I parked where I had always parked: the second spot to the left of the front entrance.
A receptionist greeted me at the door. “Hi, can I help you?”
“My name is Ari,” I responded. “I used to work in this building a long time ago, and just wanted to look around.”
What am I doing? This is crazy. It’s like showing up at the house you grew up in and asking the current owners if you can look around your old bedroom.
The receptionist said she would have to ask her manager.
I responded, “Please don’t bother,” as my head tilted toward the floor in embarrassment. When my eyes recognized the custom Snowball.com carpeting below my feet, my mind flashed backward to 2000.
I see us preparing to die.
There’s Mark Jung, our CEO, telling employees gathered around him that the San Jose Mercury News report was wrong; we are not going out of business. I see doubt in the glazed eyes and slumping shoulders of 112 people still working at a company that had 400 employees six months earlier.
I see us fighting for our supper.
There are our editors and engineers marching into the rarely used downstairs eating area, where $300 worth of Taco Bell awaits them.
We are celebrating Mark Mamber’s big win. The Mambino broke the Taco Bell business. He had been calling on the ad agency for this blue-chip account for a couple of years with no success. The media-buying team got that gamers bought fast food, but Mark had to convince them gamers were buying into IGN.com (our flagship site).
When the Taco Bell order officially came in in, I ran out and ordered Taco Bell for the whole company.
I see us winning.
There’s Rachelle Considine. She’s smiling. She is standing next to her Intel client at our offices, watching the editors of IGN take on a group of engineers from Intel in a multiplayer online game. We promoted the battle for weeks on the site, and now our users are tracking the competition in real time. This was the “big idea” that helped us win an ad buy from Intel.
Our editors are getting their butts kicked — and Rachelle is trying to contain her smile.
I see us showing what we’re made of.
Carrie Tice is explaining to me that over lunch, she and her client realized they had dogs of the same breed, and Carrie bet her client her dog was cuter. To prove it, she told her client she would run an online poll on IGN.com with pictures of each dog and ask our readers to determine the winner.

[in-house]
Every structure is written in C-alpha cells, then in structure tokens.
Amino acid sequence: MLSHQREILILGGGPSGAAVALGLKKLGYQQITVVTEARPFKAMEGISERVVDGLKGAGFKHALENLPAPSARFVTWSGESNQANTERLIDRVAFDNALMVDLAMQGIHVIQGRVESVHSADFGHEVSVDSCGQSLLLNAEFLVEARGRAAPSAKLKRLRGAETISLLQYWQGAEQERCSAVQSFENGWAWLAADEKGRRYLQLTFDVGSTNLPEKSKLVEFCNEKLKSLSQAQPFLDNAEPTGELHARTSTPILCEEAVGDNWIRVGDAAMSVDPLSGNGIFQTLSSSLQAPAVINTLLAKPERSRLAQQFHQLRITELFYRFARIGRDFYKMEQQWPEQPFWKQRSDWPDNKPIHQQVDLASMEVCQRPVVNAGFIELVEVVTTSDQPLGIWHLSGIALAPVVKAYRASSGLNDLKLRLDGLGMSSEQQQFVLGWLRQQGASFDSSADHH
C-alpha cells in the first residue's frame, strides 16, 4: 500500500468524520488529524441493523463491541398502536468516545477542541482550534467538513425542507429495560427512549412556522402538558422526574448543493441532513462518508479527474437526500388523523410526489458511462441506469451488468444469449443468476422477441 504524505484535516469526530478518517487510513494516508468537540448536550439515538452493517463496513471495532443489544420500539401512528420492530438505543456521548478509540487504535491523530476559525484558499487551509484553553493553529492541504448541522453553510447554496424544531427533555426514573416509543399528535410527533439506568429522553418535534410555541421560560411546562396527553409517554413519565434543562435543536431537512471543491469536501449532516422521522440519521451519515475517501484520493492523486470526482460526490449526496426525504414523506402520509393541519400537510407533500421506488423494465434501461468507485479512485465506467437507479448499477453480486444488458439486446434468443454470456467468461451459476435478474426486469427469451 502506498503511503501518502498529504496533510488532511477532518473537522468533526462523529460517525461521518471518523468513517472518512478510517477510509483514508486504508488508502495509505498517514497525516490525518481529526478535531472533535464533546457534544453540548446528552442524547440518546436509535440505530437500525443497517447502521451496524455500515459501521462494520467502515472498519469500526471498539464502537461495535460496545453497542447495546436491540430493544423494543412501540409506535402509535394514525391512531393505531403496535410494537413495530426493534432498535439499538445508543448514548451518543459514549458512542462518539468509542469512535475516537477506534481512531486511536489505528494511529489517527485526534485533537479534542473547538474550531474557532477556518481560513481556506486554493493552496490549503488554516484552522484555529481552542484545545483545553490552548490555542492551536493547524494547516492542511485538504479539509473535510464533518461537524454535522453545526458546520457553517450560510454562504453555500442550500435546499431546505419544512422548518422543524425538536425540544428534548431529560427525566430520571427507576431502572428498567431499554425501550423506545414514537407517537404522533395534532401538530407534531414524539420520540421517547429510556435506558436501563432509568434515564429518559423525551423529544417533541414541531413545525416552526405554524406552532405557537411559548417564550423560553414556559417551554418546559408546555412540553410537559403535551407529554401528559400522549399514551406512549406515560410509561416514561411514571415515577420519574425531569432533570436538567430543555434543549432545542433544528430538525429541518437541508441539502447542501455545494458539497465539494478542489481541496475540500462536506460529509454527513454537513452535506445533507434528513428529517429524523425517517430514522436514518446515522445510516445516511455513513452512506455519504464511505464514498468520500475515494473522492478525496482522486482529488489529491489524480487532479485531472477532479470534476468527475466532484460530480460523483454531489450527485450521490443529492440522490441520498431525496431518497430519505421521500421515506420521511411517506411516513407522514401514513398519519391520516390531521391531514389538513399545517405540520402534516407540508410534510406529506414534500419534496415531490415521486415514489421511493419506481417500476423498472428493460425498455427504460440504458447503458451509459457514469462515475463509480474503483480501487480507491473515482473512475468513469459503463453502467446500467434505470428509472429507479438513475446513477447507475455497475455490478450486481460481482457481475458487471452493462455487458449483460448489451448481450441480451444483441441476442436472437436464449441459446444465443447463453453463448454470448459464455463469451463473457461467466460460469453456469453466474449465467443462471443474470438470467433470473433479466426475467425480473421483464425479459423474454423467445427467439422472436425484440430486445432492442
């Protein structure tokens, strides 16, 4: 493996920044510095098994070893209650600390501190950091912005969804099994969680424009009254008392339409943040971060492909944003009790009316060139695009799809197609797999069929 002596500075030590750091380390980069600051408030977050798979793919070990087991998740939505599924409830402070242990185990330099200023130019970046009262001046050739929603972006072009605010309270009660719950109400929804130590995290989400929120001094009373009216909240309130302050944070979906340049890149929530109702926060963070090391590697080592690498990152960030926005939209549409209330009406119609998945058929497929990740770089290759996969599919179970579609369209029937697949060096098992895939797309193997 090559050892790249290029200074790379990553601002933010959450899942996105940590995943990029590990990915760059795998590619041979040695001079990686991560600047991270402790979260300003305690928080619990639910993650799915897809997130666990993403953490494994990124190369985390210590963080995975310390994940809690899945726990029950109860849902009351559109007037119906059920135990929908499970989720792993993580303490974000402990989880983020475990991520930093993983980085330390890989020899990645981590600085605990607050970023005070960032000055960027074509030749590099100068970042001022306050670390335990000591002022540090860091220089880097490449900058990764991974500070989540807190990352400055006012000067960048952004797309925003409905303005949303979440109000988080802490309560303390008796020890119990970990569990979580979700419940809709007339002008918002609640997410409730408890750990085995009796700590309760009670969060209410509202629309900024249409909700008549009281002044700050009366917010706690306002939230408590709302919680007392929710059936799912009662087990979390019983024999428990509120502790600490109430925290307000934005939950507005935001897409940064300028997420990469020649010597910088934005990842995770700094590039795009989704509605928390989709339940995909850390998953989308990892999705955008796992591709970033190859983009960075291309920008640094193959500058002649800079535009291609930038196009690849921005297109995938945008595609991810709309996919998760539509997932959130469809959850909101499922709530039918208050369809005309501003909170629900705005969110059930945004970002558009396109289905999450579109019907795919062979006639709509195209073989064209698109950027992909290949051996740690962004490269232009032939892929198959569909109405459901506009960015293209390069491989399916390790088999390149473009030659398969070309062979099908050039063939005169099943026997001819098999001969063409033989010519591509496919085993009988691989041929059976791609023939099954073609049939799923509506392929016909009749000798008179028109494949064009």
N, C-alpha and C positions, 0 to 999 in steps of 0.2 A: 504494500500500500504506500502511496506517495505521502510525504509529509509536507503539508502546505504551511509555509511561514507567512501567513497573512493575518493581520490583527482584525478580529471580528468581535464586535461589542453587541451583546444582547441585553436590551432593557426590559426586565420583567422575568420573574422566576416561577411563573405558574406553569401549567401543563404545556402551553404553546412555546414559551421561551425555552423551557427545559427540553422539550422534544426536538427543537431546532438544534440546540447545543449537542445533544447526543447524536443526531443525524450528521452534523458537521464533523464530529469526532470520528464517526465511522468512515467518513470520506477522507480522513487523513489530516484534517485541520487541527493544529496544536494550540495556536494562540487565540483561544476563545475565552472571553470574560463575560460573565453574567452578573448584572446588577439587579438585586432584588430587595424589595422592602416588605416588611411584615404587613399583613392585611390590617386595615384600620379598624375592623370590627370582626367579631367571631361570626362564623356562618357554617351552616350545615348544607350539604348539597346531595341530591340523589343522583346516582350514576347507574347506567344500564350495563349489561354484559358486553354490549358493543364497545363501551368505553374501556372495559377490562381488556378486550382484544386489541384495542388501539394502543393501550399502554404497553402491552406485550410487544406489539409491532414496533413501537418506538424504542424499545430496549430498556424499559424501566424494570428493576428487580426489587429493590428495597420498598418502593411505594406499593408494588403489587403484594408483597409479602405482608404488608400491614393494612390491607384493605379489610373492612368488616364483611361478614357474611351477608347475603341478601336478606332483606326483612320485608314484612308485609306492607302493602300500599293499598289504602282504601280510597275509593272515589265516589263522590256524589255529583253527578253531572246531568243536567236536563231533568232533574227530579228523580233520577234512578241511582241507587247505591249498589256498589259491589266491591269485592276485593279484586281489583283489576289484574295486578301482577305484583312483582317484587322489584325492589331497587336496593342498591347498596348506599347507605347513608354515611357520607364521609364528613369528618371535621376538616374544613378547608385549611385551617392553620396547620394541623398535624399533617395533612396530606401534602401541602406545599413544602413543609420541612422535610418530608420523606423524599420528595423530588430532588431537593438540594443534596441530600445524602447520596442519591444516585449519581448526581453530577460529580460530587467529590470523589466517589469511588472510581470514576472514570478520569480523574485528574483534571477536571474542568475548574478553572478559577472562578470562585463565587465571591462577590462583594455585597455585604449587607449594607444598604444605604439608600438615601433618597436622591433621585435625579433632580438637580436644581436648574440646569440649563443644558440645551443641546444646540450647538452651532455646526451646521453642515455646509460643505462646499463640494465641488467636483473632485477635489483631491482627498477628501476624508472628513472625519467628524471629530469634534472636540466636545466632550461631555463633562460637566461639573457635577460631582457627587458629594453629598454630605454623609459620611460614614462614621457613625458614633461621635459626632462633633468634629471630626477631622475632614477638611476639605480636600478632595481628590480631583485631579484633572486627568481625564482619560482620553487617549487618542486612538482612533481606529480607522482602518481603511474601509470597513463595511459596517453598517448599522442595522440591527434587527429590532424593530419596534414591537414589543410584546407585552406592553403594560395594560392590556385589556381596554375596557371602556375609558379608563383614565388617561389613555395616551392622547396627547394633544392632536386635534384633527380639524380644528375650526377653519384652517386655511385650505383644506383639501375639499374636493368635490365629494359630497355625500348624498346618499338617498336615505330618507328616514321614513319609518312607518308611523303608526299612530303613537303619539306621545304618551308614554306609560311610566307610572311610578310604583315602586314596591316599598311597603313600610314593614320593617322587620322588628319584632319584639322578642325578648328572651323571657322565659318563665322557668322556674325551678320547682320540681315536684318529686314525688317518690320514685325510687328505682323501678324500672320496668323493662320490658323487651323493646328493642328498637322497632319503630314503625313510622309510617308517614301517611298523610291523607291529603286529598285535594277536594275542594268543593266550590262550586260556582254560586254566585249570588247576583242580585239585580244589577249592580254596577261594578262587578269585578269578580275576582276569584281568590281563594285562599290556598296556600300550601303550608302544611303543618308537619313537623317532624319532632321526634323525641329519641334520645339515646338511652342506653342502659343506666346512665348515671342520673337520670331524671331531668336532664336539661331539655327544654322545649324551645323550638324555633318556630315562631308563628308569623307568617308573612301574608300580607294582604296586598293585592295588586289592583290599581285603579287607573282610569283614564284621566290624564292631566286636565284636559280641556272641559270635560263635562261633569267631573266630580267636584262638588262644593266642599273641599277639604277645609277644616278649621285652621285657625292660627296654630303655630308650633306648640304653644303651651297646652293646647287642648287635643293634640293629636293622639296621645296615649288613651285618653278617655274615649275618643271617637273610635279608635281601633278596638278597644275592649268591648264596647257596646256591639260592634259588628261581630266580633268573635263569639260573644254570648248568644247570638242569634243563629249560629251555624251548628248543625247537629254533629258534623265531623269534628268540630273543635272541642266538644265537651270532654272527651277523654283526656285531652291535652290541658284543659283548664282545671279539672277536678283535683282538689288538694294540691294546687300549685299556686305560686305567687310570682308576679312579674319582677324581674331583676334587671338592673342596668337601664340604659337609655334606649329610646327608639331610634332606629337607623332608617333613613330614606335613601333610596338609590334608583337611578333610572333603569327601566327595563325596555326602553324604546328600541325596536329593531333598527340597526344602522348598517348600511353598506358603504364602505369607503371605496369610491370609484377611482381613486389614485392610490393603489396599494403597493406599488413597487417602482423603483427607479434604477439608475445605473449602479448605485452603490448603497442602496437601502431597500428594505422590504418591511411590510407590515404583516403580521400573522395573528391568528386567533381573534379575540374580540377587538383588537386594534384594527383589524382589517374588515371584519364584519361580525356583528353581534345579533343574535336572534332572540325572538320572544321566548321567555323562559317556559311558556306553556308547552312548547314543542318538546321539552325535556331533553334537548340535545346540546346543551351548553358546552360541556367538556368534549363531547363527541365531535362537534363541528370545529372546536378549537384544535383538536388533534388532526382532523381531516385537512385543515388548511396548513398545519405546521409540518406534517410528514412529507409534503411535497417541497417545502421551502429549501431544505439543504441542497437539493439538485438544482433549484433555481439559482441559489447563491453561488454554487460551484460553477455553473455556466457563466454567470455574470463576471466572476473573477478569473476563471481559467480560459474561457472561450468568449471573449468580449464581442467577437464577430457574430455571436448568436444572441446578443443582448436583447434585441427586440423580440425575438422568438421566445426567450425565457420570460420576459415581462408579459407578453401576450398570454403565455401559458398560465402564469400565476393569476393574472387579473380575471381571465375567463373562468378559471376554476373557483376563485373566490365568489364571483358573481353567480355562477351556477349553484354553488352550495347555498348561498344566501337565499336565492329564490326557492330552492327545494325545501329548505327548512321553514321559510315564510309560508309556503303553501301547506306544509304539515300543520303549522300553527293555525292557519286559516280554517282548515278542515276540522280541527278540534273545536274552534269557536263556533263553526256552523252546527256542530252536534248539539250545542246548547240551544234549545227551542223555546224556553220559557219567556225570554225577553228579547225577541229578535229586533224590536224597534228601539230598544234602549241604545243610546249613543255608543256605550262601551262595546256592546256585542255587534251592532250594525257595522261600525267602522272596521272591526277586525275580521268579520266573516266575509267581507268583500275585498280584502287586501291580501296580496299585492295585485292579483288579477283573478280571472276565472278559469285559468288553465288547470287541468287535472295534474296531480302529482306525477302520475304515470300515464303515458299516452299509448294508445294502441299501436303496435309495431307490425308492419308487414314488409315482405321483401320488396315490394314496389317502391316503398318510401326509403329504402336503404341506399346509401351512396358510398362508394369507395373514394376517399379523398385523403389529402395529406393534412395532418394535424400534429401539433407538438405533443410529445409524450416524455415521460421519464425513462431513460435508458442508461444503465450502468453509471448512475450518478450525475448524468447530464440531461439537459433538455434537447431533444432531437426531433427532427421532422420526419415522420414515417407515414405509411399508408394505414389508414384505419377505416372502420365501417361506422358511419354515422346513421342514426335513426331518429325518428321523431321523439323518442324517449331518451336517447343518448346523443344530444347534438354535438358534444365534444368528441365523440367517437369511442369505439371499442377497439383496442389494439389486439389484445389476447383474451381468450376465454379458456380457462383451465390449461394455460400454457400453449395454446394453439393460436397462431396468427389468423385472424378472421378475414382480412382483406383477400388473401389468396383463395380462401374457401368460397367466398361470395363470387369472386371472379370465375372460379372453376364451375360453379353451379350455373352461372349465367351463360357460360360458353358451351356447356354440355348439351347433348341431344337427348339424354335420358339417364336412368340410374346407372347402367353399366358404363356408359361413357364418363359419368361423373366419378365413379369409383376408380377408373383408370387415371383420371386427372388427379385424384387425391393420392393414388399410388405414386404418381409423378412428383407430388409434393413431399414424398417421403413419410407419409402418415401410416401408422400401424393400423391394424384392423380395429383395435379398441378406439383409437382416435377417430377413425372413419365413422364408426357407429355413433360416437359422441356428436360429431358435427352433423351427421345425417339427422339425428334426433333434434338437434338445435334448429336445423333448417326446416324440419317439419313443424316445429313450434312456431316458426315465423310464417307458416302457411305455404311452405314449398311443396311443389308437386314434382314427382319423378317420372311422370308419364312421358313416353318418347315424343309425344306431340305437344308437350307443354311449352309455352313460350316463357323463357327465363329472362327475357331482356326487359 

Carrie is now hesitating about actually taking this step. She tells me she's busy, and the client would likely just forget about it. I tell her she has to follow through on her promise.
That afternoon Carrie convinces the editors to produce and post this poll. Sure enough, her dog wins in a landslide, with over 20,000 visitors voting within the first hour the poll is up.
I recall thinking then that we had something special going on with our audience of fast-food-loving joy-sticks, and that this client was going to be one of our biggest advertisers.
I see things differently.
It’s 2002, and I am at the iMedia Summit in Arizona. I am sitting next to Dave Morgan, who begins to pitch me on his company and “behavioral targeting.” He’s done his homework. He explains that if the PC channel of IGN is sold out (which it often is), we could use his technology to serve ads to PC gamers when they are on other areas of the site.
I am confused by his solution, because I like it when our PC channel sells out. It causes our sales reps to convey urgency to our PC game advertisers and helps us maintain premium prices. I also don’t want our sales team talking about our targeting technology. I want them talking about why our users target IGN.com as a must-read, despite countless other choices.
I don’t have the poise or tact to explain any of this to Dave. I just rudely tell him I am not interested and get up from the table.
My head is spinning as I drive out of the parking lot and back to 2016. I think about the simple premise of IGN: Review video games in a fun and authentic voice, so readers consider buying the games editors approve of and pass on games the editors feel aren’t worth it. Then employ passionate and creative salespeople to channel this audience trust and sell ads.
I think about how complicated online advertising has become since I worked at 3240 Bayshore Boulevard. Most of the complexity has been driven by programmatic, a derivative of the behavioral targeting I wanted no part of when I ran sales for IGN.
I think about Dave Morgan, who is one of the nicest and most successful people in the digital ad business. He sold his behavioral targeting company Tacoda in 2007 for almost $300 million. I wonder how many of the publishers that used his technology got acquired for anything close to that amount?
Ad-tech companies increase their own value by selling publishers on using their technology, but do those publishers really increase their own value? Or worse, are they diminishing it by allowing technology and targeting to consume their value proposition?
In 2005, IGN was acquired for $650 million dollars. Today it is a featured site on Snapchat’s Live Stories. In 2000, it was on its death bed.
We never used an ad network when I worked there. We never embraced data-driven targeting as an ad-sales solution. We just read our own site religiously, monitored our message boards, knew our site metrics, limited our premium supply of inventory, and spent time listening to our editors — not the other way around. Then we went on lots of sales calls and sold ad programs led by creative ideas that connected advertisers to our audience in ways that did not erode our reader’s trust in our brand.
As I stand in the security line at the SF airport, I have one more flashback.
I see Rick Sanchez, our head product person. Rick is one of the smartest and most poised people in the building. He is feeling pessimistic this particular day, and tells me he doesn’t think IGN is going to make it. I tell him we will — and that someday, someone is going to write an article about us.